We all have had moments where we may tell ourselves that we are not good enough, not smart enough, not fit enough. The list goes on. Once we begin this habit of negative self-talk, it becomes easier to continue that behavior because it becomes instinct and routine during times of hardship or challenge.  

Lucky for us, it is never too late to shift our self-talk to a positive outlook on ourselves! Positive self-talk can be as simple as reminding yourself, “I am enough”. Research shows that positive self-talk and affirmations boost our self-efficacy and esteem, and help improve quality of life. Research also shows that positive self-talk and daily affirmations lead to a decrease in stress, increase self-awareness, decrease irrational defensive reactions, increased performance at school and work, and overall improve quality of life. We become more resilient when we speak kindly to ourselves. Not only can positive self-talk improve our lives, but research also suggests that it can cause you to have a better outlook on the world around us and life in general!

So if we know that there are so many benefits to thinking positively, why is it so common to have negative thoughts? Well, as I mentioned earlier, our thoughts become habits. If you do something for a long time, it becomes routine and second-nature. Just like fitness, we have to train ourselves to shift our thoughts. 

We challenge you today to start shifting your mindset from “I am not good enough” to “I am and always will be enough. I am doing my best in this moment”. Start small, by combatting one negative thought with a positive thought. As it becomes easier, tackle more thoughts. 

Another favorite activity of mine is the Developing A Self-Compassion Mantra worksheet, which is attached here. This mantra can be said daily, or as often as needed throughout the day, to develop positive self talk and forgiveness. 

Remember, thoughts become things. What we think becomes reality in our lives.

Don’t break the chain

By: Adam Reeder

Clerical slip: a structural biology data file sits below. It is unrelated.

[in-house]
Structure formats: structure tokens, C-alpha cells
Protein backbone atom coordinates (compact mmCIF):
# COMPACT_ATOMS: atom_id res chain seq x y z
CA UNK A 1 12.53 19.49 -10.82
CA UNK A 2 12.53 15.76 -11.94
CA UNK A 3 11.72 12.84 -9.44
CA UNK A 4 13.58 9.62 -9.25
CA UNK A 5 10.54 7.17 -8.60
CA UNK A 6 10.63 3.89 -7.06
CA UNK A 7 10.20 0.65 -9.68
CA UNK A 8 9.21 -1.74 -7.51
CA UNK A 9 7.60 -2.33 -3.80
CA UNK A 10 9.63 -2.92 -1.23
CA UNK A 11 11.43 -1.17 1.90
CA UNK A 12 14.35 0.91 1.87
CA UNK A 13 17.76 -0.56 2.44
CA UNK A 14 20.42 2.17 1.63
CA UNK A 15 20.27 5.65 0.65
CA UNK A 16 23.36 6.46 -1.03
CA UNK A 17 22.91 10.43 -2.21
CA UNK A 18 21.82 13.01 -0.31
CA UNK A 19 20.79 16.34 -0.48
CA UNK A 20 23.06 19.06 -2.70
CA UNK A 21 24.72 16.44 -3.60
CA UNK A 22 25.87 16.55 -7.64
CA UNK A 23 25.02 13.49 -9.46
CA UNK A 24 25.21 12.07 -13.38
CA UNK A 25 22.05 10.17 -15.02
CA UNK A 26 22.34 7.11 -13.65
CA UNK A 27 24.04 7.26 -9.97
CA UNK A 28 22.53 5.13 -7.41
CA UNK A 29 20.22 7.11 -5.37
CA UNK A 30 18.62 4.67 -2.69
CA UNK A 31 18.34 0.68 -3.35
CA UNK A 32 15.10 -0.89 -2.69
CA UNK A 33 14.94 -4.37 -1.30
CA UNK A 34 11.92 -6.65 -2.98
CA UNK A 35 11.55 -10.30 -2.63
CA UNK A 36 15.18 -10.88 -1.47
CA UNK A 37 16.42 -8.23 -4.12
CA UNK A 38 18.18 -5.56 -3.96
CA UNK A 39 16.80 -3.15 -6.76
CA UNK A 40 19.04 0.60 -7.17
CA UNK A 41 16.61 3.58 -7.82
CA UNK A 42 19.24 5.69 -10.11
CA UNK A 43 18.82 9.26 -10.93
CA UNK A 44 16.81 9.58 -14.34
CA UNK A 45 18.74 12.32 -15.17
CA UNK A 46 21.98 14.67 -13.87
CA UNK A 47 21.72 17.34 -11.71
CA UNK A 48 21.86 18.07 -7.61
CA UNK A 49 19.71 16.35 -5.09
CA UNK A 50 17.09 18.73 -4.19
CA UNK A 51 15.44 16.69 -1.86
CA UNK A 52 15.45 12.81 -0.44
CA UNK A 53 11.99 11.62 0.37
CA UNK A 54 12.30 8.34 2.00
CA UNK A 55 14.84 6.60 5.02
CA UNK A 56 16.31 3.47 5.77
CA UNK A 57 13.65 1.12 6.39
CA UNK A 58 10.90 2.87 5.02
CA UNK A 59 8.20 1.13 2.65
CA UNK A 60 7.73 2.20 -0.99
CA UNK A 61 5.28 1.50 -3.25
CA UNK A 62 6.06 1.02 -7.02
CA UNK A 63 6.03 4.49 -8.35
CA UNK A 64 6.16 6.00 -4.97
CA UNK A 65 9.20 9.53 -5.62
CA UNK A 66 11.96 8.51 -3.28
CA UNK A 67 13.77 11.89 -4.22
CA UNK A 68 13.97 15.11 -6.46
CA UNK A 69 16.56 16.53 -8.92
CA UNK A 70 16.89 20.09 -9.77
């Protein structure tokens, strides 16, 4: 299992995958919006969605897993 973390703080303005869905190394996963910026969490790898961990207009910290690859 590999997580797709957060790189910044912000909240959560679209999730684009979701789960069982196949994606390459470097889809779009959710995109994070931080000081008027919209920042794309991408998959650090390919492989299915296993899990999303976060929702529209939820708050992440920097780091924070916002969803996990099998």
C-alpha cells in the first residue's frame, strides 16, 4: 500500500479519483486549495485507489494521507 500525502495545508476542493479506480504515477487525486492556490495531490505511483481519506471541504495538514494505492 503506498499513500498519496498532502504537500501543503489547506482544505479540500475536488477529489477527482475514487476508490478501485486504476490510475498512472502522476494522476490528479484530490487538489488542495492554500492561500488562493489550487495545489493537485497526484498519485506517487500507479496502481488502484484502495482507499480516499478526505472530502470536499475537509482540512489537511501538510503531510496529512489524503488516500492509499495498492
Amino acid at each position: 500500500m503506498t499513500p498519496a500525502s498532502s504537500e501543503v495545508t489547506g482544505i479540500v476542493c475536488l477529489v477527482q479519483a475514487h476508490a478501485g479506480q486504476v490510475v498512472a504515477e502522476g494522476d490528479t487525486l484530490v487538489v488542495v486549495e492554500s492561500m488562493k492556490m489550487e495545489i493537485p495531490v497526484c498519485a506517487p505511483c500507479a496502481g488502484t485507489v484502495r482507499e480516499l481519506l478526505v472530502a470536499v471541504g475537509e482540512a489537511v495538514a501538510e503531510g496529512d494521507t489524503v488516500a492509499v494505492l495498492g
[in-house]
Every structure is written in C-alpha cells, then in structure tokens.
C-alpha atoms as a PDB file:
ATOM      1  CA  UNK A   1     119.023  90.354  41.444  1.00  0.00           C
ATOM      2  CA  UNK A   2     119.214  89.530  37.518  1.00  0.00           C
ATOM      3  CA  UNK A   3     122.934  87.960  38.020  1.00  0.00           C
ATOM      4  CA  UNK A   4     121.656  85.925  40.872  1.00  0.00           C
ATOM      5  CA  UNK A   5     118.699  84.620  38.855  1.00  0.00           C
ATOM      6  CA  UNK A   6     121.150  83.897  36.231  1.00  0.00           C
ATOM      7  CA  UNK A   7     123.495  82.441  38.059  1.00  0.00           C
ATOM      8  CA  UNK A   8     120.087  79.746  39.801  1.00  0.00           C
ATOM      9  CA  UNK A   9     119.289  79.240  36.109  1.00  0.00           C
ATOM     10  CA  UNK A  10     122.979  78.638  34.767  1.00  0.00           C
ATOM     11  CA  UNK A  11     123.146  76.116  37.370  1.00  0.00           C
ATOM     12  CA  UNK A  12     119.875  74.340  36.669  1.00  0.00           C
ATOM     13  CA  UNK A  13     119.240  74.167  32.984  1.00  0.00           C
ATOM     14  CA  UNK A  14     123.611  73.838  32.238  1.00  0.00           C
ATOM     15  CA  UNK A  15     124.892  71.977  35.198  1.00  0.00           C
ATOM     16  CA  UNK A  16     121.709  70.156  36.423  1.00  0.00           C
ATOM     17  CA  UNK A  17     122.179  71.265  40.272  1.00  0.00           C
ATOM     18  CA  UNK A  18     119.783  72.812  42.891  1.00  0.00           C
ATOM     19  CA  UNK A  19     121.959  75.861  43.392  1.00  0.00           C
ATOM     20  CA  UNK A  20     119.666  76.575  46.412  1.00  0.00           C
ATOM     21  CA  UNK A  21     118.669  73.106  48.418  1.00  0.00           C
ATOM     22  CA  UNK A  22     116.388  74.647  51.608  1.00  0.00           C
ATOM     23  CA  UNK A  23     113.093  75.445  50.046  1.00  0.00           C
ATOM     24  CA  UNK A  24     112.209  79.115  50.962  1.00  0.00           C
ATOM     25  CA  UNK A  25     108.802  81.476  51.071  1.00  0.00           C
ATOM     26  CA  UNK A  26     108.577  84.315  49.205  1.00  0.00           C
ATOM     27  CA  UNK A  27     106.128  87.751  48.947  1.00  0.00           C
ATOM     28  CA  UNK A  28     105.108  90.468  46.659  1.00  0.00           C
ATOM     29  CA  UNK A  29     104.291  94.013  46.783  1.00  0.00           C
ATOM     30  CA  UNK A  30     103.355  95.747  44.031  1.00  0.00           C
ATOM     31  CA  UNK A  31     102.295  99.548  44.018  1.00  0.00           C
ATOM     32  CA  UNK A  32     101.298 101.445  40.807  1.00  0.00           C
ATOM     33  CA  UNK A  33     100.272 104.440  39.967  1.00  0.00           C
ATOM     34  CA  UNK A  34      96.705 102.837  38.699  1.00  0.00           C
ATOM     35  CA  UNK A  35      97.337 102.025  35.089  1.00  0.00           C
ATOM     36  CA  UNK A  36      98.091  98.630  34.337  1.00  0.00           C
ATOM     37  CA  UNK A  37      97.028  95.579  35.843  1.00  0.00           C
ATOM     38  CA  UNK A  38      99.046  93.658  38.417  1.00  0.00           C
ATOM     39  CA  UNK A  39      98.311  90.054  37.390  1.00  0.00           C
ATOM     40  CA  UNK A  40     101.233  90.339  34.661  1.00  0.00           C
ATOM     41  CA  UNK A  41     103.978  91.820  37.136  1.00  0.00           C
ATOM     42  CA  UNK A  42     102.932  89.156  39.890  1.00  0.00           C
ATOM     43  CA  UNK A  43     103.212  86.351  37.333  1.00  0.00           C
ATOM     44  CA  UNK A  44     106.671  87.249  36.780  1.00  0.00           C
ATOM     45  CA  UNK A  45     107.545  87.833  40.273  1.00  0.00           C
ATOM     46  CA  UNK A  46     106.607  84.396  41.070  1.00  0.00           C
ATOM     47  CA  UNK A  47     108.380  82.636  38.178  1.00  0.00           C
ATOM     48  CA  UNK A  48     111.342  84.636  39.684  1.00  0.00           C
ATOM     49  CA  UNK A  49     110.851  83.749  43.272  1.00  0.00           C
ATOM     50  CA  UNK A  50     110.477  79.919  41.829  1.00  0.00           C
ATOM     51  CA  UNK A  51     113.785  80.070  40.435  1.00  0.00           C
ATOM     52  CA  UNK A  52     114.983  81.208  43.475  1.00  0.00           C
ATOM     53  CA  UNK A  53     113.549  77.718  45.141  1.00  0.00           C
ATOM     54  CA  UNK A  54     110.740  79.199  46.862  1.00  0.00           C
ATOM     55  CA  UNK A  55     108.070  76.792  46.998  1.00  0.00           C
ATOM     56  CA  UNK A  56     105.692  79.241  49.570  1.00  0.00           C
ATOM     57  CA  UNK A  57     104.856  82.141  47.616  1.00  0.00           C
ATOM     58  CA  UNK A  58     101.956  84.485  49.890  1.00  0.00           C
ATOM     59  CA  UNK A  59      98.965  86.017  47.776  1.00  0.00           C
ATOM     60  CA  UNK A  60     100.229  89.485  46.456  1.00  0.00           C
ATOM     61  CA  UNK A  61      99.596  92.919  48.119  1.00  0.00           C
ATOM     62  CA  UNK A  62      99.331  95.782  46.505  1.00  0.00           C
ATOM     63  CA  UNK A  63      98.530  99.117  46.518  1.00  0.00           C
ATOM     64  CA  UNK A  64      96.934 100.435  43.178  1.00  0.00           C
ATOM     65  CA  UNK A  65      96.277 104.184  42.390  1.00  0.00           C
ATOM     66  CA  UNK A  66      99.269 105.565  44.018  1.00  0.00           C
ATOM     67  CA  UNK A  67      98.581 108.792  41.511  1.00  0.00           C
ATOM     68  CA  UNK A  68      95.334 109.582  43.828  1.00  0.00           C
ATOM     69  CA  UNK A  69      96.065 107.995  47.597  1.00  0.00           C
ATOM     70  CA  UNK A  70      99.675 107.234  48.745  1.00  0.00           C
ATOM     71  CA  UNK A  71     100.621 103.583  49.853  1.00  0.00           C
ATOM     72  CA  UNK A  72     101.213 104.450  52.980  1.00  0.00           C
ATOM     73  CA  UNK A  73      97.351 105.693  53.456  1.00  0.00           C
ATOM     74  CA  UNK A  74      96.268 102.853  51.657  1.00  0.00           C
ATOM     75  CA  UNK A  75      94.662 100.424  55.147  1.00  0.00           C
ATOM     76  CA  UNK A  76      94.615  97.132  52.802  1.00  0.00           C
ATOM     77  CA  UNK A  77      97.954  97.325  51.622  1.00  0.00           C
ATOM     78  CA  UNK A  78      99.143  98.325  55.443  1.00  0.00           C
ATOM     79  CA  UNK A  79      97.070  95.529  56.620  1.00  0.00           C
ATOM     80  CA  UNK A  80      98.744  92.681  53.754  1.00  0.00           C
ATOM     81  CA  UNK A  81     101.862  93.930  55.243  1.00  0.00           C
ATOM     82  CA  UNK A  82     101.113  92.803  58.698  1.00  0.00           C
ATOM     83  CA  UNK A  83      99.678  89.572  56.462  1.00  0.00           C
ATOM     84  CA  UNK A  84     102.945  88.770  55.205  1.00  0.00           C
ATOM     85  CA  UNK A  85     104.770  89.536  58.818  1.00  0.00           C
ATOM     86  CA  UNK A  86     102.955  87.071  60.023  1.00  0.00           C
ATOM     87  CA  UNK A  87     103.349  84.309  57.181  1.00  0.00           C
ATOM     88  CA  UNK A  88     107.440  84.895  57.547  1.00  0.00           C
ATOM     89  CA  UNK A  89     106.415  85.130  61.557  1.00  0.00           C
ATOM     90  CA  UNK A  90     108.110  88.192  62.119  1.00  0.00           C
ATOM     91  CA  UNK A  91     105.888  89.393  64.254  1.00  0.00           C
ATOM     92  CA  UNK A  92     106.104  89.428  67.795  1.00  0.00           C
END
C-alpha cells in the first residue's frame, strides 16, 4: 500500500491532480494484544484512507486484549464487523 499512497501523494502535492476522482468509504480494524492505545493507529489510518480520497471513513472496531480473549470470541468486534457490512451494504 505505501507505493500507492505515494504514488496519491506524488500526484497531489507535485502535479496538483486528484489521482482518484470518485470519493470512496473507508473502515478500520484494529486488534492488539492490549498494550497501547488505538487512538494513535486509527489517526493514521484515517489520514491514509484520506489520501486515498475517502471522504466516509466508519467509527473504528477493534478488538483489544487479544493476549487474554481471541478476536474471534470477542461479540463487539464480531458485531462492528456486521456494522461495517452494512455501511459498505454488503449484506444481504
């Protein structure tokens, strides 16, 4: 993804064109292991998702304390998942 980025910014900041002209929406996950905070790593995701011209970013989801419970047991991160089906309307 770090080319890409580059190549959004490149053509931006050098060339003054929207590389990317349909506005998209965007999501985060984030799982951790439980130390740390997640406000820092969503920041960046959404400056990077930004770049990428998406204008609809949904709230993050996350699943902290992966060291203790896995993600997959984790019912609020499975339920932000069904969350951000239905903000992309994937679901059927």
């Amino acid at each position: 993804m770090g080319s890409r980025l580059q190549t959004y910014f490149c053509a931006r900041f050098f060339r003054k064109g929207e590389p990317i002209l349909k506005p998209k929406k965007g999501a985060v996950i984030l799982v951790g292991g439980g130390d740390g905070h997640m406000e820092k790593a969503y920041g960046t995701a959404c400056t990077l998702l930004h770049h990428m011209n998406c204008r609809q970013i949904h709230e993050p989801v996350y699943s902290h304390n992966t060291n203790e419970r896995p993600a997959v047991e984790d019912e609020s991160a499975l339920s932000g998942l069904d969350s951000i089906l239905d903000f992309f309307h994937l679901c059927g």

When it comes to creating a lifestyle change, consistency is everything. The internet is full of “10 day detox” diets and “21 days to abs” style workout routines. The fundamental flaw in this line of thinking is that once that predetermined time frame is over, the individual is left up to their own devices which ultimately leads them to fall back into whatever pattern prompted their Google search in the first place. The reason for this is that they have not created a habit. They’re simply trying something for a period of time.

Let’s take nutrition as an example. We hear things like “I’m going to try going vegetarian for a while,” much more often than we hear phrases like “I eat vegetables with every meal.” Almost without fail, the person who is trying to completely overhaul their nutrition overnight will stumble and end up back in the same spot a week, a month, or 6 months later. The person who eats vegetables with every meal is creating a small change that they are able to do every single day.

The very act of completing a new task every day is important to your belief system. By “not breaking the chain,” you are proving to yourself that you are capable of change, and over time those daily practices turn into unconscious habits that you no longer need to stress or even think about. You (theoretically) brush your teeth every single morning. It’s something that you just unconsciously do as part of your morning routine, and if you forget to do it you feel gross.

Any habit which you do on a consistent basis can turn into an unconscious act if you do it often enough, long enough. I recommend using a habit tracker to get this process starter. In his book, Atomic Habits, James Clear recommends first making a list of the things you do every day and separate them into categories: good habits, bad habits, and neutral habits. Brushing one’s teeth? Good habit. Scrolling through Facebook while laying in bed trying to sleep? Bad habit. Make the list as exhaustive as possible, and then add any good habits that you’re trying to integrate into your life into the “good” list.